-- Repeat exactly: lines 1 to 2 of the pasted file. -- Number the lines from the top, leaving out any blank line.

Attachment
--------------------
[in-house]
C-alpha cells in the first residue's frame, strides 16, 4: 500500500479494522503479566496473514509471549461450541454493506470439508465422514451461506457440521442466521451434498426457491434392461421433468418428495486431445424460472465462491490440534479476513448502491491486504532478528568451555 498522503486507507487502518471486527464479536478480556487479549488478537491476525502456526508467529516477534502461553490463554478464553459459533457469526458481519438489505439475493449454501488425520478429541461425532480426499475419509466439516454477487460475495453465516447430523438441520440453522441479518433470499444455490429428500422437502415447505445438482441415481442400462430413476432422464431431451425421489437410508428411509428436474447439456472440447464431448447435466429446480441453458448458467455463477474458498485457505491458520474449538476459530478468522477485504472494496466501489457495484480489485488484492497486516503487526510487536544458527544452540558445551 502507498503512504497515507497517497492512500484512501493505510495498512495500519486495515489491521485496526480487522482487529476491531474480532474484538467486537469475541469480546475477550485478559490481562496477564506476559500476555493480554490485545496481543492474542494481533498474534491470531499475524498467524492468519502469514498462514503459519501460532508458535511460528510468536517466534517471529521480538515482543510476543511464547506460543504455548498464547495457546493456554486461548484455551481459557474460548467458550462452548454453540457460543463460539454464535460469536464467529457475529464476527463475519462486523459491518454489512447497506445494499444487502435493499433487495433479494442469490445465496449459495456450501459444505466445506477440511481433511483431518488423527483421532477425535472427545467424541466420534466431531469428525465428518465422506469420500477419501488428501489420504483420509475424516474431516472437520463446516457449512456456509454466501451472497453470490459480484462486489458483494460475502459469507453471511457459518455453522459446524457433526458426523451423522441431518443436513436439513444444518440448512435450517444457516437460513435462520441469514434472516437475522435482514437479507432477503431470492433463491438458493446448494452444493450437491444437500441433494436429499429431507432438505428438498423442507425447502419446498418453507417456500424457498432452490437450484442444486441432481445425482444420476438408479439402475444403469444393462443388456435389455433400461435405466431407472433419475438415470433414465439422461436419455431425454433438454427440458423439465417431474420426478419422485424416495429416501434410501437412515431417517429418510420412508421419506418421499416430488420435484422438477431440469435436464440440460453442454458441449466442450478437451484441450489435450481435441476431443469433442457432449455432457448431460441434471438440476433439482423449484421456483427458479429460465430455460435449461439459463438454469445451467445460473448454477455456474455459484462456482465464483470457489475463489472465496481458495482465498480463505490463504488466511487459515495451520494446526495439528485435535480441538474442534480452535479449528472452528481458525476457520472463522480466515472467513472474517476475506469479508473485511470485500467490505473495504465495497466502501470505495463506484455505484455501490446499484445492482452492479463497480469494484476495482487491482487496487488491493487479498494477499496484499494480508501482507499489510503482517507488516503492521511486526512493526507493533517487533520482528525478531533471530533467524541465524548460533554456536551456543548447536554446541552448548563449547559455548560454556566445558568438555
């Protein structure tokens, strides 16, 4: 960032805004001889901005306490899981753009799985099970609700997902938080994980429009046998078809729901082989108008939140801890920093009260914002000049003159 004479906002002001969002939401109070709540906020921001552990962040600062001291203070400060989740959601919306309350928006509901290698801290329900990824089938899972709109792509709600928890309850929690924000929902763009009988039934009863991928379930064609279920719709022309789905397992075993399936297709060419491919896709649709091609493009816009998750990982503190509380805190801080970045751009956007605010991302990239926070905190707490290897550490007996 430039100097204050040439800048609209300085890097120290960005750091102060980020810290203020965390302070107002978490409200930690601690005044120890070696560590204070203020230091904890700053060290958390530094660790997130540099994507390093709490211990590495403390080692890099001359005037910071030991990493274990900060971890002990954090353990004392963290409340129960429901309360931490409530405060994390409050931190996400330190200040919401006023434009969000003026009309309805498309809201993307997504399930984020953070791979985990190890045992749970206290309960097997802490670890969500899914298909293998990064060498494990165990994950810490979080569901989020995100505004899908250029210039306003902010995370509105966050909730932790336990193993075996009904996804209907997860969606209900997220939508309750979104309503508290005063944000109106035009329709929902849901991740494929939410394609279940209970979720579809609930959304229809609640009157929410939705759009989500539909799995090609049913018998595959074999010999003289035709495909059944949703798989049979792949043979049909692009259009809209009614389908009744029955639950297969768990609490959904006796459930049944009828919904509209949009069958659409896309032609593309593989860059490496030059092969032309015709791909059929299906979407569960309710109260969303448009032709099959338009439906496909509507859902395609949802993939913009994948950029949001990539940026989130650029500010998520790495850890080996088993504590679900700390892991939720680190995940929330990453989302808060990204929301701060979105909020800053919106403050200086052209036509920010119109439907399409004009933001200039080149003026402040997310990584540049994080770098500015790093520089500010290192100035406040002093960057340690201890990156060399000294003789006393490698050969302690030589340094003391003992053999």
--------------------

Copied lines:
[in-house]
C-alpha cells in the first residue's frame, strides 16, 4: 500500500479494522503479566496473514509471549461450541454493506470439508465422514451461506457440521442466521451434498426457491434392461421433468418428495486431445424460472465462491490440534479476513448502491491486504532478528568451555 498522503486507507487502518471486527464479536478480556487479549488478537491476525502456526508467529516477534502461553490463554478464553459459533457469526458481519438489505439475493449454501488425520478429541461425532480426499475419509466439516454477487460475495453465516447430523438441520440453522441479518433470499444455490429428500422437502415447505445438482441415481442400462430413476432422464431431451425421489437410508428411509428436474447439456472440447464431448447435466429446480441453458448458467455463477474458498485457505491458520474449538476459530478468522477485504472494496466501489457495484480489485488484492497486516503487526510487536544458527544452540558445551 502507498503512504497515507497517497492512500484512501493505510495498512495500519486495515489491521485496526480487522482487529476491531474480532474484538467486537469475541469480546475477550485478559490481562496477564506476559500476555493480554490485545496481543492474542494481533498474534491470531499475524498467524492468519502469514498462514503459519501460532508458535511460528510468536517466534517471529521480538515482543510476543511464547506460543504455548498464547495457546493456554486461548484455551481459557474460548467458550462452548454453540457460543463460539454464535460469536464467529457475529464476527463475519462486523459491518454489512447497506445494499444487502435493499433487495433479494442469490445465496449459495456450501459444505466445506477440511481433511483431518488423527483421532477425535472427545467424541466420534466431531469428525465428518465422506469420500477419501488428501489420504483420509475424516474431516472437520463446516457449512456456509454466501451472497453470490459480484462486489458483494460475502459469507453471511457459518455453522459446524457433526458426523451423522441431518443436513436439513444444518440448512435450517444457516437460513435462520441469514434472516437475522435482514437479507432477503431470492433463491438458493446448494452444493450437491444437500441433494436429499429431507432438505428438498423442507425447502419446498418453507417456500424457498432452490437450484442444486441432481445425482444420476438408479439402475444403469444393462443388456435389455433400461435405466431407472433419475438415470433414465439422461436419455431425454433438454427440458423439465417431474420426478419422485424416495429416501434410501437412515431417517429418510420412508421419506418421499416430488420435484422438477431440469435436464440440460453442454458441449466442450478437451484441450489435450481435441476431443469433442457432449455432457448431460441434471438440476433439482423449484421456483427458479429460465430455460435449461439459463438454469445451467445460473448454477455456474455459484462456482465464483470457489475463489472465496481458495482465498480463505490463504488466511487459515495451520494446526495439528485435535480441538474442534480452535479449528472452528481458525476457520472463522480466515472467513472474517476475506469479508473485511470485500467490505473495504465495497466502501470505495463506484455505484455501490446499484445492482452492479463497480469494484476495482487491482487496487488491493487479498494477499496484499494480508501482507499489510503482517507488516503492521511486526512493526507493533517487533520482528525478531533471530533467524541465524548460533554456536551456543548447536554446541552448548563449547559455548560454556566445558568438555